Went for an interview today which had been arranged by a headhunter. To get to the interview from an engagement beforehand involved a roughly thirty minute walk through rainy SF. However, that was OK because I had the time and rain gear. When I got to the interview, the interviewer was AWOL. Apparently, he'd been dispatched to NYC and didn't have the time or wherewithal to cancel the interview. So, I ended up interviewing with the VP of Marketing for a technical position. The VP was a very nice lady, but it was still a somewhat annoying situation.
In light of the recent spate of "hacking" articles in the popular media,I thought it was appropriate to demonstrate, in small measure, just how much "hacking" is really going on in the wild. For instance, my home network is hidden behind one host running a firewall. So, if you imagine the Internet to be a human body, my firewall is just one cell in the larger whole. However, that firewall provides interesting information about who's doing what and when to it. For instance, in the past day,the following hosts have probed my machine looking for vulnerabilities they could exploit:- Name: c108239-c.plano1.tx.home.com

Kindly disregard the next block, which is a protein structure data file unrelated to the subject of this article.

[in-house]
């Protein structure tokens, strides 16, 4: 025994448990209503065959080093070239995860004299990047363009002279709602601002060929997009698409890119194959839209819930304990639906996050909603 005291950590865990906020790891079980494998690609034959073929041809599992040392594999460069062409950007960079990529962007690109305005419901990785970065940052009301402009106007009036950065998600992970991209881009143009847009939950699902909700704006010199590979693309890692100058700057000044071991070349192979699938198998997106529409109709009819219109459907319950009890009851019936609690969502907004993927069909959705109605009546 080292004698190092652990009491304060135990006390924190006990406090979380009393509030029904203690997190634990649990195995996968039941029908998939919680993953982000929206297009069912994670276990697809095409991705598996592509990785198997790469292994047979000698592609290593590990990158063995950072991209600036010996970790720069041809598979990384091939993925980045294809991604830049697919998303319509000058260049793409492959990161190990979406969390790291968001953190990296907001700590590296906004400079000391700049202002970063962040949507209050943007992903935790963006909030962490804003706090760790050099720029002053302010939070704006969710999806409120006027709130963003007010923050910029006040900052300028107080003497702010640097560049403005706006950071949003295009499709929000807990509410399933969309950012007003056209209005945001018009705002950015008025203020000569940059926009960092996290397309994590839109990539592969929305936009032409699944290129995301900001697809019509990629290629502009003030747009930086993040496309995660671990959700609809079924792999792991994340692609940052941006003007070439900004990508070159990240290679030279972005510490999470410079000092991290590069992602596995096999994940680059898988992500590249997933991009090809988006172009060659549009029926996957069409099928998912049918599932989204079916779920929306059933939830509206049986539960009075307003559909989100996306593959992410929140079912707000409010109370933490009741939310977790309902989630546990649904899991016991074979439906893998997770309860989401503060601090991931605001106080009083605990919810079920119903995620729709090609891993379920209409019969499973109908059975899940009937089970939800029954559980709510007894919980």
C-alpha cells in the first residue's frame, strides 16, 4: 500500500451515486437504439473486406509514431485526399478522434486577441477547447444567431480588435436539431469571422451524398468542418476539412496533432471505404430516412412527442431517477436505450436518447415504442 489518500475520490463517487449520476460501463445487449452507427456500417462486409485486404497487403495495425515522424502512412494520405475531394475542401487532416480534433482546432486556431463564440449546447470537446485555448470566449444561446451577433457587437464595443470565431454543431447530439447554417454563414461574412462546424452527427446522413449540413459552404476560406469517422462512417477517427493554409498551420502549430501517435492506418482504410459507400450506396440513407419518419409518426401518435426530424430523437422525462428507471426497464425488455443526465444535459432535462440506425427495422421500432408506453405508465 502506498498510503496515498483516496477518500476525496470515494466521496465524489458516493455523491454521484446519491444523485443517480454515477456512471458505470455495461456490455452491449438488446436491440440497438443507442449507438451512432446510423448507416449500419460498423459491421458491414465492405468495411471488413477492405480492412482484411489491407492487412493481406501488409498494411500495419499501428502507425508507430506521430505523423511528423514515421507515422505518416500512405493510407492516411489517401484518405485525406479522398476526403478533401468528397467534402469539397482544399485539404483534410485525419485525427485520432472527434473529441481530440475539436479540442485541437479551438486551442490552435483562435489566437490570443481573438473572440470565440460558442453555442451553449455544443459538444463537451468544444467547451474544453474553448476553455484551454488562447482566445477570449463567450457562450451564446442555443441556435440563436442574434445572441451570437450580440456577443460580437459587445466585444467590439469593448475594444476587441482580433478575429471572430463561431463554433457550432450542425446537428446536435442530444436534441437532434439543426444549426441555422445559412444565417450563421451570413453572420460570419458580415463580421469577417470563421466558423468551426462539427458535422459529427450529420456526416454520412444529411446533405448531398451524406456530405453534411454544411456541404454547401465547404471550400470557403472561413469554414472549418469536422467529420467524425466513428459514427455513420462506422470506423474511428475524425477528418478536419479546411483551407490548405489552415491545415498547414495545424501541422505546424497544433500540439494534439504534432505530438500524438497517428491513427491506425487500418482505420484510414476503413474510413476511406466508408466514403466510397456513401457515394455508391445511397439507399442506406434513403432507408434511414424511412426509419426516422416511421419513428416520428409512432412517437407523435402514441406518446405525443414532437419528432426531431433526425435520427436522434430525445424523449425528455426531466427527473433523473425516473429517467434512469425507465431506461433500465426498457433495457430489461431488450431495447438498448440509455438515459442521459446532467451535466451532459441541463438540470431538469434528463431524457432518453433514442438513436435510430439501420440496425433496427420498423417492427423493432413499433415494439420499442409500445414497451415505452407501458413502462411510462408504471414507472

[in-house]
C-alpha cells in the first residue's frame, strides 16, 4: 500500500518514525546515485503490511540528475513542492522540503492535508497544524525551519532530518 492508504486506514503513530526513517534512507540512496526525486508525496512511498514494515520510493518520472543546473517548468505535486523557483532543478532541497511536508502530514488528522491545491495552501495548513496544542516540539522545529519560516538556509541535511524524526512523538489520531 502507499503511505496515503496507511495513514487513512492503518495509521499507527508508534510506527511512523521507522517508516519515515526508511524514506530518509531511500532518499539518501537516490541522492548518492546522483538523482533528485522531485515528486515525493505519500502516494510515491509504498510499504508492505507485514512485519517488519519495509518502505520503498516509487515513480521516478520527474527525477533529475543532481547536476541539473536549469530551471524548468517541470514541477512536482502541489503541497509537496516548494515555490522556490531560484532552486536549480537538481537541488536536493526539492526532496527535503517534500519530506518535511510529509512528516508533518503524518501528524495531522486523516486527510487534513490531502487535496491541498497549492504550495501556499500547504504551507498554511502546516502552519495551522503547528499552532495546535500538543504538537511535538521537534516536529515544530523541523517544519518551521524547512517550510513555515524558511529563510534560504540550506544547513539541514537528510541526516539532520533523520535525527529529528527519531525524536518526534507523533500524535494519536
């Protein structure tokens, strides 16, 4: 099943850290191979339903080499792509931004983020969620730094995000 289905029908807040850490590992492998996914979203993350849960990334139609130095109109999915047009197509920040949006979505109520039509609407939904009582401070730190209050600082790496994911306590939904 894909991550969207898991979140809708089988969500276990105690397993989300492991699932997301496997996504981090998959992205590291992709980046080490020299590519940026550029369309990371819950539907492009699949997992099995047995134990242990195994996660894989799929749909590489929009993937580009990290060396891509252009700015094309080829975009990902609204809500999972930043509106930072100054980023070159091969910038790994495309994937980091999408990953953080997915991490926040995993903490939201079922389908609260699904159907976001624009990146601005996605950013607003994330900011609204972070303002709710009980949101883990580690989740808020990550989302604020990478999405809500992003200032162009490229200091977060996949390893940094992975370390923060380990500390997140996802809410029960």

Address: 184.108.40.206 - Name: adsl-216-103-84-27.dsl.snfc21.pacbell.net
Address: 220.127.116.11 - Name: mail.omahalink.net
Address: 18.104.22.168 - Name: h55b127.delphi.afb.lu.se
Address: 22.214.171.124 - Name: dns.sf-bsi.co.jp
Address: 126.96.36.199 There are actually several others that I didn't put here because they weren't listed in DNS (and I'd rather not put up so many whoisentries in this space). So, in the course of a day, we've got several attempts to attach to my machine. One from Plano, Texas. Another from Japan. A third from Sweden. A fourth from Omaha, NE. Afifth from the San Francisco Bay Area. Truly cracking has gone global and no stone is left unturned in the search for vulnerable hosts.